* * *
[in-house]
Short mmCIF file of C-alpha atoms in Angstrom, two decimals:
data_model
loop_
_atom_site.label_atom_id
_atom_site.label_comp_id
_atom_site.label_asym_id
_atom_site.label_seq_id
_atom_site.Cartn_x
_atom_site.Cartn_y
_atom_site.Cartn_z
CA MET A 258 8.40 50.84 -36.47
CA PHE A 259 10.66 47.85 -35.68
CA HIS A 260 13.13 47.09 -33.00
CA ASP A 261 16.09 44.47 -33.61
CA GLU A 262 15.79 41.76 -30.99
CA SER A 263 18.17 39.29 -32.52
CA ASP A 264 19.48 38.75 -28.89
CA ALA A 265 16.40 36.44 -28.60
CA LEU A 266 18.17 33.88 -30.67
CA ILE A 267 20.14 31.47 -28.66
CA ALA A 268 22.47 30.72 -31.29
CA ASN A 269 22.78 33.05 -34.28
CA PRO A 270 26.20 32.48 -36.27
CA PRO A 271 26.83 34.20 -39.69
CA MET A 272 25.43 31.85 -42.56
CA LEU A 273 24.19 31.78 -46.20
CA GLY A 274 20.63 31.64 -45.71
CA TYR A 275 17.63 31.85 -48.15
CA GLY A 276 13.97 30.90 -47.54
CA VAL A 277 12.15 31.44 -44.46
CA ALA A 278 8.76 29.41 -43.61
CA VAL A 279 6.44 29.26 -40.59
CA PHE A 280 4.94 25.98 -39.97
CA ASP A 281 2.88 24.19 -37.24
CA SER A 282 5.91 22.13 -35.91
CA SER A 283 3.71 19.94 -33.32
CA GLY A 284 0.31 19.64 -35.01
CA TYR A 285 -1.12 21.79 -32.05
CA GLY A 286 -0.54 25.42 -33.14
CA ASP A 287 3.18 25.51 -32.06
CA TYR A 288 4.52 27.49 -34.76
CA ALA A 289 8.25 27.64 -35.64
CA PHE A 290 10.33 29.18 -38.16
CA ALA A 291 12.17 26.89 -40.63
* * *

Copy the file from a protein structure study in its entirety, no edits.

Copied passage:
[in-house]
Short mmCIF file of C-alpha atoms in Angstrom, two decimals:
data_model
loop_
_atom_site.label_atom_id
_atom_site.label_comp_id
_atom_site.label_asym_id
_atom_site.label_seq_id
_atom_site.Cartn_x
_atom_site.Cartn_y
_atom_site.Cartn_z
CA MET A 258 8.40 50.84 -36.47
CA PHE A 259 10.66 47.85 -35.68
CA HIS A 260 13.13 47.09 -33.00
CA ASP A 261 16.09 44.47 -33.61
CA GLU A 262 15.79 41.76 -30.99
CA SER A 263 18.17 39.29 -32.52
CA ASP A 264 19.48 38.75 -28.89
CA ALA A 265 16.40 36.44 -28.60
CA LEU A 266 18.17 33.88 -30.67
CA ILE A 267 20.14 31.47 -28.66
CA ALA A 268 22.47 30.72 -31.29
CA ASN A 269 22.78 33.05 -34.28
CA PRO A 270 26.20 32.48 -36.27
CA PRO A 271 26.83 34.20 -39.69
CA MET A 272 25.43 31.85 -42.56
CA LEU A 273 24.19 31.78 -46.20
CA GLY A 274 20.63 31.64 -45.71
CA TYR A 275 17.63 31.85 -48.15
CA GLY A 276 13.97 30.90 -47.54
CA VAL A 277 12.15 31.44 -44.46
CA ALA A 278 8.76 29.41 -43.61
CA VAL A 279 6.44 29.26 -40.59
CA PHE A 280 4.94 25.98 -39.97
CA ASP A 281 2.88 24.19 -37.24
CA SER A 282 5.91 22.13 -35.91
CA SER A 283 3.71 19.94 -33.32
CA GLY A 284 0.31 19.64 -35.01
CA TYR A 285 -1.12 21.79 -32.05
CA GLY A 286 -0.54 25.42 -33.14
CA ASP A 287 3.18 25.51 -32.06
CA TYR A 288 4.52 27.49 -34.76
CA ALA A 289 8.25 27.64 -35.64
CA PHE A 290 10.33 29.18 -38.16
CA ALA A 291 12.17 26.89 -40.63